Along the beautiful shores of Lake St. Jean in the Province of Quebec there is a townsite hidden among the trees and hilly terrain. Development began at the beginning of the1900’s with the construction of a pulp/paper industry. The location of the mill is at the base of Ouiatchouan Falls which drops 72 metres down the cliff with a fall higher than Niagara Falls.
As the project unfolded a company town grew on the site. It was a town that would make nearby towns and villages envious because these well built homes had running water and electricity in the early 1920’s. Suddenly, it all came to an end in 1924 with the layoff of most of the workers. People moved away and the properties lay vacant for many years.
Fortunately, there was a dream to preserve the old town, and that dream became a reality. In 2009 money from the Quebec Provincial government led to the formation of a $19.7 million dollar project to refurbish the town to attract tourists to the area.
Thanks to the new 182 site campground the visit to the historic village can be combined with a camping trip in a pleasantly wooded area. The best way to get started is to join the guided trolleybus tour. As the bus makes its rounds you will learn about the workers, and their lives in the town, and see some of the more impressive buildings. The townsite location is slightly hilly and you may appreciate the availability of a ride which is there if you need it.
We preferred to start off walking by ourselves along the trail from the visitor centre to the historic buildings. It was early September and leaves were starting to turn, adding an extra element of beauty to the walk. After reaching a staircase of 115 steps we came out onto a flat area with several rows of identical houses. These were surprisingly picturesque and in very good shape. Actors in period costume occupied some of these homes to re-enact life in the early century. The furniture in some of buildings resembled homes of our parents. The cream separator, used to separate the cream from the cow’s milk, certainly didn’t look out of place in the kitchen, and the old wood stove looked as if it would provide comfortable heat on raw days in the fall and winter.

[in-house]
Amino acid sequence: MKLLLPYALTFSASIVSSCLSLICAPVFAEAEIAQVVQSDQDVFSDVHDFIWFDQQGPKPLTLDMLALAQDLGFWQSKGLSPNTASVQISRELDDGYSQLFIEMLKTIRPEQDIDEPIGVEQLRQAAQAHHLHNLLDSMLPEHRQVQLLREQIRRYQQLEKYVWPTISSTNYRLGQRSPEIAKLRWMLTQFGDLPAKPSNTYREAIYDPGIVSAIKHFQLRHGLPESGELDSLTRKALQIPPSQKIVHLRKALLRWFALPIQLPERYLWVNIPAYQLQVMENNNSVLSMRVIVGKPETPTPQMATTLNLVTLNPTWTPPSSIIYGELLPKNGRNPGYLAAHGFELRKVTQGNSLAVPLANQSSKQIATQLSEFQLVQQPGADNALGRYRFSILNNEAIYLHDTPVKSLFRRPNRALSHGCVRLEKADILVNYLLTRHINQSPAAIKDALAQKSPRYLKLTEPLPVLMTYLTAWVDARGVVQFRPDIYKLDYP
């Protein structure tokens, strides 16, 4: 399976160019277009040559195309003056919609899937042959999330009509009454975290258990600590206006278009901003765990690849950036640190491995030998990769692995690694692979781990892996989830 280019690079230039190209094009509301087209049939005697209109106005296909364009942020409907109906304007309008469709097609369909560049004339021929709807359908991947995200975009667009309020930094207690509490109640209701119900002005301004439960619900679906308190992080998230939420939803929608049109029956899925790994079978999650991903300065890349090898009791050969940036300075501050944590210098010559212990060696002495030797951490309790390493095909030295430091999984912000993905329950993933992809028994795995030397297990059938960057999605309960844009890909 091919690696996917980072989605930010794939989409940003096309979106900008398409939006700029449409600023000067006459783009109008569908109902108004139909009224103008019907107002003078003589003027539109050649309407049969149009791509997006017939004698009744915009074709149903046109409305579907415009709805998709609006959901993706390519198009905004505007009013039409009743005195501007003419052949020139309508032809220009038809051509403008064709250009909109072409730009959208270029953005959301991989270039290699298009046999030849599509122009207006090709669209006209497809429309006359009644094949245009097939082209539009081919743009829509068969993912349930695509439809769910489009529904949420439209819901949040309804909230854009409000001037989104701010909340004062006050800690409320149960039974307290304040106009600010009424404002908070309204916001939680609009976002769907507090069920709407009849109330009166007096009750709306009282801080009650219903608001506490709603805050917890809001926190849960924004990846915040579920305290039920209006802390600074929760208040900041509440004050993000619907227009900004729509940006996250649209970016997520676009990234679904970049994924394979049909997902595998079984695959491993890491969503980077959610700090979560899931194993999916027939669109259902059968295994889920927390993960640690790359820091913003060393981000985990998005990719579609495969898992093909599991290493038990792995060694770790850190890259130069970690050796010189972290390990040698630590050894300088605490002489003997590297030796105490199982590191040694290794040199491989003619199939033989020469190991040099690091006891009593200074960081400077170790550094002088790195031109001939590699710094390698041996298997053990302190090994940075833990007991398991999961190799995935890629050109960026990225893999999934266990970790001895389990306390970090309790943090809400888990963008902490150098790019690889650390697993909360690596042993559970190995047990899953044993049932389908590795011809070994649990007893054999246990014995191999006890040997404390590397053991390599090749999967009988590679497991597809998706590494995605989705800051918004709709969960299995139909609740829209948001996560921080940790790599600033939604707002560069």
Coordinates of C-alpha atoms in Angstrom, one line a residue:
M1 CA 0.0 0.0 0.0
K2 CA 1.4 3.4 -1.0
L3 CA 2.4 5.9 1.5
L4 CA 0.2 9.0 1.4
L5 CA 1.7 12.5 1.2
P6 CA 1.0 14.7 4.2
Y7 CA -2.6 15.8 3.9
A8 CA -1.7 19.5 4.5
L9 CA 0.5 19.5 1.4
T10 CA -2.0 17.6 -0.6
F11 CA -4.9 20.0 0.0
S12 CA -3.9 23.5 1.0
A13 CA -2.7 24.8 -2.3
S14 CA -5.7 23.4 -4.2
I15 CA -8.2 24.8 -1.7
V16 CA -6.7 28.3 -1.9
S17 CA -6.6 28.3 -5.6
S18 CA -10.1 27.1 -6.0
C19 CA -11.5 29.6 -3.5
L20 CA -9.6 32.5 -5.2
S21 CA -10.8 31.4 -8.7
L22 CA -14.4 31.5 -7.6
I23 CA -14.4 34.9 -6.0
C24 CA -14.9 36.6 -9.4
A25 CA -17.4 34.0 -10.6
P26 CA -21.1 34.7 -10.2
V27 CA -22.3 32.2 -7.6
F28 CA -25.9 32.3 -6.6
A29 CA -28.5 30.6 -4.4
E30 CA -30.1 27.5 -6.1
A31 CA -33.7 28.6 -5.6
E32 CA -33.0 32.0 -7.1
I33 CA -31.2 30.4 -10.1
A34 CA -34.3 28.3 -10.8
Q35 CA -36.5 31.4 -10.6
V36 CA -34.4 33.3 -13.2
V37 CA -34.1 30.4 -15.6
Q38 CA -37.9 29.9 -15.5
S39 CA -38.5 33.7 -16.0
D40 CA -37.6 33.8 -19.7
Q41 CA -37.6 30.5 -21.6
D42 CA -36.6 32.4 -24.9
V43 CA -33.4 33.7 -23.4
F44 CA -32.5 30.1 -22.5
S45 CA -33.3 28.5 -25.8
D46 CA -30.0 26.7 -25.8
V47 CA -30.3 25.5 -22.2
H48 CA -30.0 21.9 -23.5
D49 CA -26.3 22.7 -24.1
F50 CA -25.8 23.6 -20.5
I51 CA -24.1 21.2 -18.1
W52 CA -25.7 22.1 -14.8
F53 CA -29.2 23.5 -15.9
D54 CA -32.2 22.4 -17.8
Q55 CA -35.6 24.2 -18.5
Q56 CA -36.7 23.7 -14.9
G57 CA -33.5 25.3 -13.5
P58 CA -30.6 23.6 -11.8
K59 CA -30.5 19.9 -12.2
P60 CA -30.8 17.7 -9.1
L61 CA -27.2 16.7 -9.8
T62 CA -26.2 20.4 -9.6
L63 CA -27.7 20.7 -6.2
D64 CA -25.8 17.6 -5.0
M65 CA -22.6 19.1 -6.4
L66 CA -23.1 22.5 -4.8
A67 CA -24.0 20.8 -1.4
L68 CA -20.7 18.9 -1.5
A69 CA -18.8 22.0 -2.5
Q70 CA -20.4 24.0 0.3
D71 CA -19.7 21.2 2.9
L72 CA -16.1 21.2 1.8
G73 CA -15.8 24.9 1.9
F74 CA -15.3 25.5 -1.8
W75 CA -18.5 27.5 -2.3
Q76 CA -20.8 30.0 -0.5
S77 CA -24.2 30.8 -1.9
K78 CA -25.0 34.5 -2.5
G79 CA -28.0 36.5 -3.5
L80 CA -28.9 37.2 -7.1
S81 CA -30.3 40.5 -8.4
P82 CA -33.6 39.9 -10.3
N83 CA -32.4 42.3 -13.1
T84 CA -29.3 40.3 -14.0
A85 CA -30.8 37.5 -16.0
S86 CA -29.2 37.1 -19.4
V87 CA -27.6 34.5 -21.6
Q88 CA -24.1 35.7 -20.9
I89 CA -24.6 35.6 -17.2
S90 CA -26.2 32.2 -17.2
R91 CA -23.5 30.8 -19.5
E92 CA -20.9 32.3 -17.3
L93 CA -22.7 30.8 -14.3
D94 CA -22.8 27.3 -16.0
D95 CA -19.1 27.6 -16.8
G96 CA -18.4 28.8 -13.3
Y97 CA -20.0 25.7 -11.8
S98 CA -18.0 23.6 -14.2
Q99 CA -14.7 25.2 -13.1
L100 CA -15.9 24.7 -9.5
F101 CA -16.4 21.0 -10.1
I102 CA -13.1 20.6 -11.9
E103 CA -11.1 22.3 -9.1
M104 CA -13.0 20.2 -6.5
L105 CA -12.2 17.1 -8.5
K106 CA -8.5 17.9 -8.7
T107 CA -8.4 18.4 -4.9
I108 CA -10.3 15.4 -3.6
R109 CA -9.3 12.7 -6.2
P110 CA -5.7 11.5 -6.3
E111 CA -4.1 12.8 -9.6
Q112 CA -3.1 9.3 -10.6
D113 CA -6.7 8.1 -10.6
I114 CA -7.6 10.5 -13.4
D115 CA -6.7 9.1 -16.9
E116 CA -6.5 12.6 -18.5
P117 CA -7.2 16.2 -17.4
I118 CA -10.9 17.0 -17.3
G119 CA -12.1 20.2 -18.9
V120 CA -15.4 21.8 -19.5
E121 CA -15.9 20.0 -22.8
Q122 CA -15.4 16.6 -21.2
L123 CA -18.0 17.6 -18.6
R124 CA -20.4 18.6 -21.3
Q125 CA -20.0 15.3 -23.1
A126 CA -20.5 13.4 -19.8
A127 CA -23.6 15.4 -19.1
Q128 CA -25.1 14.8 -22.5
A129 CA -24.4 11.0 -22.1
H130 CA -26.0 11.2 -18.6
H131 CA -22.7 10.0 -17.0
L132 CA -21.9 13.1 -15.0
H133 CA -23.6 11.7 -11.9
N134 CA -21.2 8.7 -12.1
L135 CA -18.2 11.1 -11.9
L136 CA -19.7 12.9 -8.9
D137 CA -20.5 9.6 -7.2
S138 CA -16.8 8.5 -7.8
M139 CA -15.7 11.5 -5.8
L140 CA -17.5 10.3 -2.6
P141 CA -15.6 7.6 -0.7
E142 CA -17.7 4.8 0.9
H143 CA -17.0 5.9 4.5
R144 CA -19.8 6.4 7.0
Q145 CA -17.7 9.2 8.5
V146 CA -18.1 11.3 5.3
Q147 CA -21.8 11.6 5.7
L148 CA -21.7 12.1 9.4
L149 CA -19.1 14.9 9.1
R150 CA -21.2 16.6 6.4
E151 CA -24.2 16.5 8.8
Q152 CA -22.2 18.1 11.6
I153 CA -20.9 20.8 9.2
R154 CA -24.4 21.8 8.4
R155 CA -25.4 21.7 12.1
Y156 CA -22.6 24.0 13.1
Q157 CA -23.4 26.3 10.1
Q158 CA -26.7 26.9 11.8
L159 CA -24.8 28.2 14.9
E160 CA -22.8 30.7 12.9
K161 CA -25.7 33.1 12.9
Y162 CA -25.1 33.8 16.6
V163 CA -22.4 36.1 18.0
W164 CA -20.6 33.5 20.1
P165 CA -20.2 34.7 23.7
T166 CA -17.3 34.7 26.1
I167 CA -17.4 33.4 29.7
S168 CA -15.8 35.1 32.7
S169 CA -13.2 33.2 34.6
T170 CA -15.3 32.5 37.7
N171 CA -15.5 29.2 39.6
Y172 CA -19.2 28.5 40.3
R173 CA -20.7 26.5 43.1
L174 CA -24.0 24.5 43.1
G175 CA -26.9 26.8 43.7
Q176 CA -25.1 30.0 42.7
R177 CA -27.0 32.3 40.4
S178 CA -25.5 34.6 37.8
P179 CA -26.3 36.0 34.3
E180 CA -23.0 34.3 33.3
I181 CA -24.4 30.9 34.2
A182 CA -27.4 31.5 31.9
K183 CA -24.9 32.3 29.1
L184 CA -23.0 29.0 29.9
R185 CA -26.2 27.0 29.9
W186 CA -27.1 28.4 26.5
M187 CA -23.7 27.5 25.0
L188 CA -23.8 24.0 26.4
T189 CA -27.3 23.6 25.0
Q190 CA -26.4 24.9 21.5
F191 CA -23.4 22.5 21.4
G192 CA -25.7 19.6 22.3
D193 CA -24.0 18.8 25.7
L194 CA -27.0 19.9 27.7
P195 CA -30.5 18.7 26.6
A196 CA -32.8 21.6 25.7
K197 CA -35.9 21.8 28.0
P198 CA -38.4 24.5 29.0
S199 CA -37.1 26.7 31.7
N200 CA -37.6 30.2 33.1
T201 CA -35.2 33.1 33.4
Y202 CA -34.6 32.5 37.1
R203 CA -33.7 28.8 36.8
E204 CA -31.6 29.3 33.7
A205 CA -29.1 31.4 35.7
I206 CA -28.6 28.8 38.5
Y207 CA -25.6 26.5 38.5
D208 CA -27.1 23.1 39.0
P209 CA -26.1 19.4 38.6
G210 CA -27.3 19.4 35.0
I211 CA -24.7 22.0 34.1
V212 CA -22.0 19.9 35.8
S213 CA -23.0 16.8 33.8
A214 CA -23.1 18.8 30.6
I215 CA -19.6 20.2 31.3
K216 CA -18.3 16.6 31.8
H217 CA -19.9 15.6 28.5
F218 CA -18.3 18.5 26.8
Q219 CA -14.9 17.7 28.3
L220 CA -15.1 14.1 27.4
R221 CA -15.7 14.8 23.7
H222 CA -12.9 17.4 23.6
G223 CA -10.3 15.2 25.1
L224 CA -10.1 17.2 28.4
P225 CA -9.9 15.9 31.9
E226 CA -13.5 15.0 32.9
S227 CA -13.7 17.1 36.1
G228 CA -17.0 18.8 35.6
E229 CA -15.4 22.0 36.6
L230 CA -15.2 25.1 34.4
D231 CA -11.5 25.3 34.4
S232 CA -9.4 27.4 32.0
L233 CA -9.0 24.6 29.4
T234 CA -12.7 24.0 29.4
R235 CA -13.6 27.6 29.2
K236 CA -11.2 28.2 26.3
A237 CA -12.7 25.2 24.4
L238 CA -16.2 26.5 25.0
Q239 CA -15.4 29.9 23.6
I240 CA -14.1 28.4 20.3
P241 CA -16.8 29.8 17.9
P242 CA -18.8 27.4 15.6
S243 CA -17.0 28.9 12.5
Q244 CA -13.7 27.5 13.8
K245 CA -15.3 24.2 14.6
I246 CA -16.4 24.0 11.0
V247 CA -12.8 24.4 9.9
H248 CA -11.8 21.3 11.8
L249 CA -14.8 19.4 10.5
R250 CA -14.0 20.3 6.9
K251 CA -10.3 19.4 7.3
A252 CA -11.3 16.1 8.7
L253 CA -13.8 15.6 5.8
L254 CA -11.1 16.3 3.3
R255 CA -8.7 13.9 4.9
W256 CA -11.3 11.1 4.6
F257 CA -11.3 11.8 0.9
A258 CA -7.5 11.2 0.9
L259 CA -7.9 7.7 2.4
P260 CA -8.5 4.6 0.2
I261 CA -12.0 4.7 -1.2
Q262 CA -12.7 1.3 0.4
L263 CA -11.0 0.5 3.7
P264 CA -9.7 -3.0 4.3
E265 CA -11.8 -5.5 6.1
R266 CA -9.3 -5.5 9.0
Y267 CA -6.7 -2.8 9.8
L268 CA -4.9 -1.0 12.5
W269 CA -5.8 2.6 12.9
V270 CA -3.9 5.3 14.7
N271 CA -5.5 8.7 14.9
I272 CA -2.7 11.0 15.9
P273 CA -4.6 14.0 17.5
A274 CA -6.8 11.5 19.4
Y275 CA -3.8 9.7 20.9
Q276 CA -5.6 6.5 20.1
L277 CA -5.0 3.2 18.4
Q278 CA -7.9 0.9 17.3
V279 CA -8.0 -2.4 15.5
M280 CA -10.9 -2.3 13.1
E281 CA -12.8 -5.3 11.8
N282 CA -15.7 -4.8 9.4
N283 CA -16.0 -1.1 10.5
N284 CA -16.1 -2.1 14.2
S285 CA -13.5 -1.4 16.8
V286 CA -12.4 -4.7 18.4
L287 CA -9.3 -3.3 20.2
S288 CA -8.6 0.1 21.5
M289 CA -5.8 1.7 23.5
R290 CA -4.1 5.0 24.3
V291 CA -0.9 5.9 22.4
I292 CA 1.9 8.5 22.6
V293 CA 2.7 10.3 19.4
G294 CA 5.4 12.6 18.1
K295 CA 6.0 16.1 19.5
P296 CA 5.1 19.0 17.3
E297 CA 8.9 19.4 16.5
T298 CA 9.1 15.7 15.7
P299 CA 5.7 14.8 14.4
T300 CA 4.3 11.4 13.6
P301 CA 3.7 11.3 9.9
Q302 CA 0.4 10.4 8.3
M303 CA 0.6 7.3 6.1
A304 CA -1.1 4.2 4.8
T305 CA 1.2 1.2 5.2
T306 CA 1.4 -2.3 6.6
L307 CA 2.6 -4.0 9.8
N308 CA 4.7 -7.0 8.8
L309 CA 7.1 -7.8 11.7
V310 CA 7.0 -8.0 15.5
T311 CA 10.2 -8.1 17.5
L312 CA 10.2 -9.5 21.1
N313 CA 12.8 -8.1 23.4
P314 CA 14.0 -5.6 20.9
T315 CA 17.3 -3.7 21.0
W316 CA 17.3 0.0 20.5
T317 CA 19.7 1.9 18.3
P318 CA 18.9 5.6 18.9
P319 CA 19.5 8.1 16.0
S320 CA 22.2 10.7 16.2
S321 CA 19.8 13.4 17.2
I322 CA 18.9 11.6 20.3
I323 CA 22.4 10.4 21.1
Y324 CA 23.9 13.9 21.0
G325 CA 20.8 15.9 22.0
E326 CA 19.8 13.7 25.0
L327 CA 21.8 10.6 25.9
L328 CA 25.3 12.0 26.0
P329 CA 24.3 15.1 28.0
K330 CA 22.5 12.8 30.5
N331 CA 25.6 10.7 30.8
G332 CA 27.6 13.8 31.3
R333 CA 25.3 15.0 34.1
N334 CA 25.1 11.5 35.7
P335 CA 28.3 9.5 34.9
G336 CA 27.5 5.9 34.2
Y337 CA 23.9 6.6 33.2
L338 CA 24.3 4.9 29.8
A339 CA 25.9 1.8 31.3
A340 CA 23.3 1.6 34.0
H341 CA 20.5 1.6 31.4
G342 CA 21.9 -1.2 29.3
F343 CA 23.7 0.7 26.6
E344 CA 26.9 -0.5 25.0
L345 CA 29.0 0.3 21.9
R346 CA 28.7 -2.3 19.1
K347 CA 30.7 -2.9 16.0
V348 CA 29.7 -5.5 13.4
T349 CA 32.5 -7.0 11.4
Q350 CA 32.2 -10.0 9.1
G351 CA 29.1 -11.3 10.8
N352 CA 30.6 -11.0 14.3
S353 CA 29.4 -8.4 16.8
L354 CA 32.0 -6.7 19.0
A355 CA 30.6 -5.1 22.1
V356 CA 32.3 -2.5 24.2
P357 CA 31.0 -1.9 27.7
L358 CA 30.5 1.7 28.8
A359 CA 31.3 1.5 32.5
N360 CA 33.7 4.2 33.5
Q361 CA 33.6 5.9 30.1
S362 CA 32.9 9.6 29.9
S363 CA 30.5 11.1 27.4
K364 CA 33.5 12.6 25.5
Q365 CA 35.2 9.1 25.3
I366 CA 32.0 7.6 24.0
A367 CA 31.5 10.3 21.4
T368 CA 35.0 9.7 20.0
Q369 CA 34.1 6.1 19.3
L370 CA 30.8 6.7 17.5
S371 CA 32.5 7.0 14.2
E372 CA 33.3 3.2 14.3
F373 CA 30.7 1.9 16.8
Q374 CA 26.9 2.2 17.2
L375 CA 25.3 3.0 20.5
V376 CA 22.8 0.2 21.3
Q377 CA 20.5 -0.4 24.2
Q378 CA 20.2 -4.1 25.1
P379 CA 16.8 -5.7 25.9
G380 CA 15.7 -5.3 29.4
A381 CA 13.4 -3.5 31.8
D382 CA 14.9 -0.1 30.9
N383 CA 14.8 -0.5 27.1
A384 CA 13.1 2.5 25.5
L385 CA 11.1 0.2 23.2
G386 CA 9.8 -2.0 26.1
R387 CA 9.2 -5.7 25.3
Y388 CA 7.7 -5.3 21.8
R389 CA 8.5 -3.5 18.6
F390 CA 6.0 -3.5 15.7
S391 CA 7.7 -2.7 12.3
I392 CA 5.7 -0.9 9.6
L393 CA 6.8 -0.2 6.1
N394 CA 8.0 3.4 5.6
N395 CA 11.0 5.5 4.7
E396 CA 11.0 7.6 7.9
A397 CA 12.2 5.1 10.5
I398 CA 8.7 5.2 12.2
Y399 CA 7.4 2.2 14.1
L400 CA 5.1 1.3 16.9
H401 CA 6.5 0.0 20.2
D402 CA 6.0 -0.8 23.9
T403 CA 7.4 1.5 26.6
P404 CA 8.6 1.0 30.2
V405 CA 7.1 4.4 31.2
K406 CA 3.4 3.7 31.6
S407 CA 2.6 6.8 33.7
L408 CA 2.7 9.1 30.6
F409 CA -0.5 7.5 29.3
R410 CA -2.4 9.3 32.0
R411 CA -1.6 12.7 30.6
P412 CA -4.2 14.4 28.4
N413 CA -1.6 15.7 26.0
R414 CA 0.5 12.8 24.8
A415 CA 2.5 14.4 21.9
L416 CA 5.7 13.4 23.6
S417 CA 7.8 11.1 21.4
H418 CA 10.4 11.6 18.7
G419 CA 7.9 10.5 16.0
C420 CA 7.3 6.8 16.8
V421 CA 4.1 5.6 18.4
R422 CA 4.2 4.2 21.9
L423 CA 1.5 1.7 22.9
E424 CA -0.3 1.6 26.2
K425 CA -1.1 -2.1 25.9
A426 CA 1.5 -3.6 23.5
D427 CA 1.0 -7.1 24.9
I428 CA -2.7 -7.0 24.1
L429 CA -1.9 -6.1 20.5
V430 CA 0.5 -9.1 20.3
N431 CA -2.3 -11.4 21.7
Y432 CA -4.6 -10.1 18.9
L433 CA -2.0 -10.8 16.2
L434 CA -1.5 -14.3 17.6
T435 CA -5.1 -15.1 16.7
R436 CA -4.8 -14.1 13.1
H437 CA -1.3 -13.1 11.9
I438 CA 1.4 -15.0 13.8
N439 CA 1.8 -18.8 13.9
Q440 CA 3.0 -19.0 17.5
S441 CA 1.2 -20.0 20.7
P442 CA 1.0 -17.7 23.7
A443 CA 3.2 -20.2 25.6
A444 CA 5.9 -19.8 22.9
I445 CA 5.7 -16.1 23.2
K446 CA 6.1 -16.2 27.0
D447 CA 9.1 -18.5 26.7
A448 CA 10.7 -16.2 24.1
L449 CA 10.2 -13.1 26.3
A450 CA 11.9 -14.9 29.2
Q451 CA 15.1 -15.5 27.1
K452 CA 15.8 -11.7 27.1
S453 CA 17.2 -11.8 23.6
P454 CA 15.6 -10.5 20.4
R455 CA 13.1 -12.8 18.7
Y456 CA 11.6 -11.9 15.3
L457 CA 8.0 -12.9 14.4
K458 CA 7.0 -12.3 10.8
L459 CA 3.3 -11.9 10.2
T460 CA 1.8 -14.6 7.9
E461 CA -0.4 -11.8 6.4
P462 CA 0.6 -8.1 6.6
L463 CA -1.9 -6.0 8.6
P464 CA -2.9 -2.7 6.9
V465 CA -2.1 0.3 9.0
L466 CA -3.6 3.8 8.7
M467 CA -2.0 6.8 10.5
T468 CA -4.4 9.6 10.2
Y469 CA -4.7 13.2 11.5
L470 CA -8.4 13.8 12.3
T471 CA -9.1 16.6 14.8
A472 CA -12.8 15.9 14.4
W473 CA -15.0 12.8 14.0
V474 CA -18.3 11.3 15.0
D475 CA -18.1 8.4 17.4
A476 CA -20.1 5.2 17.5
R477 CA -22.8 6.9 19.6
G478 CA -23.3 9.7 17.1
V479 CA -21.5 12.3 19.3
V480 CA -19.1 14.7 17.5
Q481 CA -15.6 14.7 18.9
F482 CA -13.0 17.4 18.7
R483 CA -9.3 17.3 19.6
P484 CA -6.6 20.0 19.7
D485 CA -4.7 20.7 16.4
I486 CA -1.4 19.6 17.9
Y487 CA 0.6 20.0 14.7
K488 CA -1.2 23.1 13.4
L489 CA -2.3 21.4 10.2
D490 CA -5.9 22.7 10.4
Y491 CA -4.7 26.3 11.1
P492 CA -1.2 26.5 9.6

The walk continued past a few homes that will not be repaired, but left as they are to show what would eventually have happened to the entire settlement if it were not for the forward looking people who led the charge to preserve it. A steep descent in the trail led us to an open area near the mill where we could see the magnificent plumes of water cascading over the falls.
Staff workers have excavated part of the mill to reveal the old equipment. There are also facilities for a bit of lunch before exploring the waterfall and river. You have a choice of riding to the top of the cliff in a closed cable car or poke along slowly climbing the 764 steps. We rode up, and walked down them. The views out across Lake St. Jean are great and you can also see farmers working their fields at the base of the cliff.
Once you reach the top, or what you think is the top, you are met by a long board walk that takes you to an upper falls, Maligne Falls. Along the way you pass a small wooded cabin of the type trappers and woodsmen might build for their temporary stay in the woods. Small, it was easy to build, probably easy to heat and tough enough to withstand bear attacks and also of that smaller, devilish creature, the wolverine.
On the way back down, take advantage of viewing areas of the falls, and also out over the lake below.
This is a great way to spend a relaxing day, and get lots of fresh air, and exercise at the same time.
Those responsible for the restoration of the town have also created entertainment in the form of theatrical shows, group gatherings and an old fashioned photographer’s studio where you can record your family’s visit to this great Historic Val-Jalbert.
For more than four decades James Stoness has travelled the roads of North America, photographing and writing about what he has seen. His travel articles and beautiful pictures have been published in several magazines and newspapers. He is also the author of five western novels. Visit his website at: www.stonesstravelguides.com